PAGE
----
OpenLiteSpeed is a high-performance, scalable, open-source Web Server developed by Litespeed technologies. It is apache drop-in replacement as it can be replaced apache web server without any major change. OpenLiteSpeed contains all the essential features right out of the box from LiteSpeed web server. In WordPress, OpenLiteSpeed along with LSCache plugin is the best choice as it helps to reduce the server’s response time. Below we see the benchmark result from LIteSpeed blog where it shows how OpenLiteSpeed handles 10,000 requests over 100 concurrent users. The larger the number, the better.
In this tutorial we will install OpenLiteSpeed Web Server, PHP 7.3 & MySQL. Also we tune the PHP configuration so that it performs better. Don’t worry. I developed a script that automate all the processes for us. This script currently works on fresh installed Debian 8/9 and CentOS 7 system.
Install OpenLiteSpeed, PHP 7.3 with dependencies & MySQL
First login to your server via ssh.
Now get the root access
- Download the OpenLiteSpeed installer script from the github repository
wget https://raw.githubusercontent.com/k4mrul/openlitespeed-installer-debian-centos/master/openlitespeed-installer.sh --no-check-certificate
- Setting the require permission
chmod +x openlitespeed-installer.sh
- Executing the script
Now the script will update the system and install the packages. After installing the mariadb, the script will prompt you to enter a default root password. By default there is no password is set. So simply press enter to enter into mariadb server and set/change new password by pressing ‘y’.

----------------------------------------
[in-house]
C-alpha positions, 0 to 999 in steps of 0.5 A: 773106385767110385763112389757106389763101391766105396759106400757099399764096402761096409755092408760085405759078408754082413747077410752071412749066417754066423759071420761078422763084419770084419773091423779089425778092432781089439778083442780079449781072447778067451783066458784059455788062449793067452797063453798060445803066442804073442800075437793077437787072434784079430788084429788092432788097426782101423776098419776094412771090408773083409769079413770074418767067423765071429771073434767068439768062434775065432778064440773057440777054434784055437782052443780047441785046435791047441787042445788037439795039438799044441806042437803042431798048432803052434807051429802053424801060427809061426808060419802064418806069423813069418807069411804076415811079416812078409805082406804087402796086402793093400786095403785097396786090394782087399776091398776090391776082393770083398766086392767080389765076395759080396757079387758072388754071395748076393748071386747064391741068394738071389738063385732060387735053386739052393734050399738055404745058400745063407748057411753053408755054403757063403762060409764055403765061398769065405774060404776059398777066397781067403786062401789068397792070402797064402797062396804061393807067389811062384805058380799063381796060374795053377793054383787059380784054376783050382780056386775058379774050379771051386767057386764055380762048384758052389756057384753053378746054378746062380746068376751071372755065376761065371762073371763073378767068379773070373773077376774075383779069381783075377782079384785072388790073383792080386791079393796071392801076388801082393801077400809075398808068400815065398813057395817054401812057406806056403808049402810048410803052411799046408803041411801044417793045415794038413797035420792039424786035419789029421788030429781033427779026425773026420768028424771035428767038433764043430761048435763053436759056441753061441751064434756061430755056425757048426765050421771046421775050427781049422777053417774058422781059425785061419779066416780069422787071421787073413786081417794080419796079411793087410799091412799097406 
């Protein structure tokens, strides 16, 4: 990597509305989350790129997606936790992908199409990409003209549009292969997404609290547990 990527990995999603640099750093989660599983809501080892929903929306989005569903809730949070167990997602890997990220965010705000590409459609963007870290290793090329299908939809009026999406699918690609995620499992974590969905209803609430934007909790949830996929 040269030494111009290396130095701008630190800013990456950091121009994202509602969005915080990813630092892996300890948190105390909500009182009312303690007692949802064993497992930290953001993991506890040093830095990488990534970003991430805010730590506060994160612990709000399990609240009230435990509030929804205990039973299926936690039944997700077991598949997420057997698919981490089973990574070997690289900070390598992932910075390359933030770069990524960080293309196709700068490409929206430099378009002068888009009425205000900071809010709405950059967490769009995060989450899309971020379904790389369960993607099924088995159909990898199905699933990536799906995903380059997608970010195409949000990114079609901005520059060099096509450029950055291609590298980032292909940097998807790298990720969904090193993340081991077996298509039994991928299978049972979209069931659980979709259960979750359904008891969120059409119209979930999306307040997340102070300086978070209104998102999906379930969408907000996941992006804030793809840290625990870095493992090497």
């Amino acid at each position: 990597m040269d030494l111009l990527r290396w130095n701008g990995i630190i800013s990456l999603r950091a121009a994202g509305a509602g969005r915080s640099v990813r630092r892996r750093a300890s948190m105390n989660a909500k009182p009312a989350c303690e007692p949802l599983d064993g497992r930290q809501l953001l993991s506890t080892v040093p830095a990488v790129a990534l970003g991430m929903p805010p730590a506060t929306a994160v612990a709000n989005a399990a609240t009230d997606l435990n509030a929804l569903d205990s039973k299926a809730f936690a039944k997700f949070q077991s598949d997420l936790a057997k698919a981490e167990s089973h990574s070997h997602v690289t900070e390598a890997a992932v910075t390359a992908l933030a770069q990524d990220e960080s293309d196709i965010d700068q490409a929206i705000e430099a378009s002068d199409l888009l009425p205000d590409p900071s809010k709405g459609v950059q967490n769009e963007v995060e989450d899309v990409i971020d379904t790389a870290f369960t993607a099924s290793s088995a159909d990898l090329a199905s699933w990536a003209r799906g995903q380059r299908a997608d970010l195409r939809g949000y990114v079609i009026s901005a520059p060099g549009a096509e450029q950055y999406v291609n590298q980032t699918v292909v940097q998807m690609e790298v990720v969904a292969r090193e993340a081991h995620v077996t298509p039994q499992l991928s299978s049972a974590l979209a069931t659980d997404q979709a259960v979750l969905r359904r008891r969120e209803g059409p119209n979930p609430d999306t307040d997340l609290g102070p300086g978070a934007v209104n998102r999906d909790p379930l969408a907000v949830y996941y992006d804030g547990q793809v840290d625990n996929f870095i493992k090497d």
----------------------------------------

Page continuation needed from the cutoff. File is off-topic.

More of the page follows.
root@kamrul:~# ./openlitespeed-installer.sh ==================Updating system=========================== ==================Installing openlitespeed with PHP 7.3=========================== ==================Allowing firewall=========================== ==================Tweaking PHP=========================== ==================Install MariaDB 10.3=========================== Set mysql root password...... NOTE: RUNNING ALL PARTS OF THIS SCRIPT IS RECOMMENDED FOR ALL MariaDB SERVERS IN PRODUCTION USE! PLEASE READ EACH STEP CAREFULLY! In order to log into MariaDB to secure it, we'll need the current password for the root user. If you've just installed MariaDB, and you haven't set the root password yet, the password will be blank, so you should just press enter here. Enter current password for root (enter for none): OK, successfully used password, moving on... Setting the root password ensures that nobody can log into the MariaDB root user without the proper authorisation. You already have a root password set, so you can safely answer 'n'. Change the root password? [Y/n]
New password: Re-enter new password: Password updated successfully! Reloading privilege tables.. ... Success! By default, a MariaDB installation has an anonymous user, allowing anyone to log into MariaDB without having to have a user account created for them. This is intended only for testing, and to make the installation go a bit smoother. You should remove them before moving into a production environment. Remove anonymous users? [Y/n]